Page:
Auckland Council has formally signed off a new 10-year budget that includes a regional fuel tax of 11.5 cents a litre and that holds rates at 2.5 per cent for the next two years.

Dubbed the "build-it" budget by Mayor Phil Goff, it includes targeted rates for improving water quality and tackling kauri dieback disease and protecting native flora and fauna.

The budget was passed by 15 votes to 2 with councillors Greg Sayers and Sharon Stewart not supporting it. Some councillors expressed their opposition to the regional fuel tax.
Councillors Mike Lee, John Walker and Wayne Walker were not present for the vote.

Goff said the passing of the budget was no silver bullet but the beginning of a decade of transformation for Auckland.


For the first time, Goff said, Auckland will have the ability to make real inroads into the problem of traffic congestion and the failure to provide alternatives to cars.

He thanked councillors for having the courage to make decisions to raise money to invest in the city.

Rates will rise by 2.5 per cent for the first two years and 3.5 per cent a year thereafter.

However, new property revaluations mean many ratepayers will pay more than 2.5 per cent and many will pay less. Higher rates will occur in the outer suburbs as a result of big prices rises in those suburbs since the last revaluation exercise in 2014.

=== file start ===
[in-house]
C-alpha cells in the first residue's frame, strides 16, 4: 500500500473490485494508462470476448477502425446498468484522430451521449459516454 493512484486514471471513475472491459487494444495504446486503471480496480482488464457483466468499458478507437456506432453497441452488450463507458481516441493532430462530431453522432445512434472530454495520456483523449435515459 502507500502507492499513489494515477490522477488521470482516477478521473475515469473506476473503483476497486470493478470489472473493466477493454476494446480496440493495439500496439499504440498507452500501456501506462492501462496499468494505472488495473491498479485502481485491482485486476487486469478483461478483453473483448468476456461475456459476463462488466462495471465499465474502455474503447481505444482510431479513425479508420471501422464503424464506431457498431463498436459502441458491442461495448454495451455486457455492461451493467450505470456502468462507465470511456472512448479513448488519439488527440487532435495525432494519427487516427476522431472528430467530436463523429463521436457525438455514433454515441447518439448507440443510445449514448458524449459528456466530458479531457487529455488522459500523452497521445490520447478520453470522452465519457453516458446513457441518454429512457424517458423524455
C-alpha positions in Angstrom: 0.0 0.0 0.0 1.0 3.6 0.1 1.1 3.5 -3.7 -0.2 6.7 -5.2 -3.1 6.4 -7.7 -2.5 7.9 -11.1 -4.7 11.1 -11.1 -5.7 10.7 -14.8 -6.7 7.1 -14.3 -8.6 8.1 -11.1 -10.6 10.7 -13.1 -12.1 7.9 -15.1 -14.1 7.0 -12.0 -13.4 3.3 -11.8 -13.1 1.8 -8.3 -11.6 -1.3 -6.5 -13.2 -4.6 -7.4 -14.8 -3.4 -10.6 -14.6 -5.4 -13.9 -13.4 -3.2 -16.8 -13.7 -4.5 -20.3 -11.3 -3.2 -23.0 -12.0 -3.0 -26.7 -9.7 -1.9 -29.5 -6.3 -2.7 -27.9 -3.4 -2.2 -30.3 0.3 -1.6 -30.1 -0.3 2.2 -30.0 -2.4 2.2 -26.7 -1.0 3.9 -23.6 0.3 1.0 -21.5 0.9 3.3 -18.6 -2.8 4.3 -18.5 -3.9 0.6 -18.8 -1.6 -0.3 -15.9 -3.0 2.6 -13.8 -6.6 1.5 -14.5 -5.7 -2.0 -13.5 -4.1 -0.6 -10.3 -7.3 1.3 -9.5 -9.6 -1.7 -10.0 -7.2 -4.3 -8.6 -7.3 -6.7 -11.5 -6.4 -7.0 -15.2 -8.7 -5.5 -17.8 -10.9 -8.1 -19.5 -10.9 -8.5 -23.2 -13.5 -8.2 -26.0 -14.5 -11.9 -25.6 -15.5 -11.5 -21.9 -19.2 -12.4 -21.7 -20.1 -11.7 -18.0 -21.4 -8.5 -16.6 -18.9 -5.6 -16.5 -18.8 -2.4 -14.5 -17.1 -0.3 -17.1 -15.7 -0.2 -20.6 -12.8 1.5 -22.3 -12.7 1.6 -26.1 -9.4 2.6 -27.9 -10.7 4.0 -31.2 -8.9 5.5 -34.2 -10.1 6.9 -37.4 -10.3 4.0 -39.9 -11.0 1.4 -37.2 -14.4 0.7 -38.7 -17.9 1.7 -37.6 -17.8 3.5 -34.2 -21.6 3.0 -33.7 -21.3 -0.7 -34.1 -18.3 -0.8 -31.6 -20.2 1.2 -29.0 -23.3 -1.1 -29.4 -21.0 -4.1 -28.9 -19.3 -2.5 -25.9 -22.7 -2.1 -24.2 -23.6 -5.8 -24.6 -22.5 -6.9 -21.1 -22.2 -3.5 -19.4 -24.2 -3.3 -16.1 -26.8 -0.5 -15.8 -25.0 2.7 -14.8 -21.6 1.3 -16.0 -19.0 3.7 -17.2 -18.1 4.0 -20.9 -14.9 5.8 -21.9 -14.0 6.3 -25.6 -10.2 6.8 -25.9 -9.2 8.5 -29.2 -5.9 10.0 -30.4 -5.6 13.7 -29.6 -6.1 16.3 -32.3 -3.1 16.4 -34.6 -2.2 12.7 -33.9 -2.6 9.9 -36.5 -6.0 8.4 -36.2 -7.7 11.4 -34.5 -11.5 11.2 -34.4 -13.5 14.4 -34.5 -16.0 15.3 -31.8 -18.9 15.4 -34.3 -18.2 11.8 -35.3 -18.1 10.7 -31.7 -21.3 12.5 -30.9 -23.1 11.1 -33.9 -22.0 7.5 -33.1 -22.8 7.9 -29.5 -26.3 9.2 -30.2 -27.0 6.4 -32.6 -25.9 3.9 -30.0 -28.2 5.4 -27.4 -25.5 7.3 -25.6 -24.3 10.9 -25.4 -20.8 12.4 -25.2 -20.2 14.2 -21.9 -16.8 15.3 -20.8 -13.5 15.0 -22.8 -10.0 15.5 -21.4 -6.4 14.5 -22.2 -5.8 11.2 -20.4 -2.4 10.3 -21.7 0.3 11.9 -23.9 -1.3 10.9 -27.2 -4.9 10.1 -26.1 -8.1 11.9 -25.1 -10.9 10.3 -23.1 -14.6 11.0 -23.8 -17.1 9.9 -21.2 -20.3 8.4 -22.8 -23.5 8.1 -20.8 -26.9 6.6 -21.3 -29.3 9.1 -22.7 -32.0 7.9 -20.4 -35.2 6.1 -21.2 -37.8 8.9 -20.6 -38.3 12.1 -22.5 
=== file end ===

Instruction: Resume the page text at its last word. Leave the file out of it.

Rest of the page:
Following public support during consultation and polling by the council, the budget includes targeted rates to raise $452 million over 10 years to clean up beaches and waterways and $311m to fight kauri dieback, protect native flora and fauna and fund pest and disease control.

Extreme weather events have led to a proposal to establish a $40 million climate change response fund and $90 million to protect coastal assets.

AirBnB providers will pay a targeted rate for accommodation.
AirBnB providers will pay a targeted rate for accommodation.

Goff has responded to lobbying from the likes of Auckland Sport and Recreation to pass a $120 million contestable fund for sports and recreation facilities, and lobbying from the arts fraternity to give the Auckland Art Gallery a further $2m a year after sustained funding cuts.

The budget also includes AirBnB paying a targeted rate for accommodation, which was introduced for hotels, motels and other accommodation providers in July last year.


Councillor John Watson said he supported the budget, albeit with issues over the regional fuel tax being introduced during an uncertain environment of high and rising petrol prices and the impact over the wider economy.

The regional petrol tax was also an issue for Manukau councillor Efeso Collins who said it would hurt his people in the poorest ward in the city who will pay the most as a proportion of their income.

North Shore councillor Chris Darby said he was really excited about a budget that was going to change the landscape of Auckland at a level not seen since the post-war 1950s.

To be successful, he said, councillors and management would need a change of culture to do things differently and not get bogged down in detail.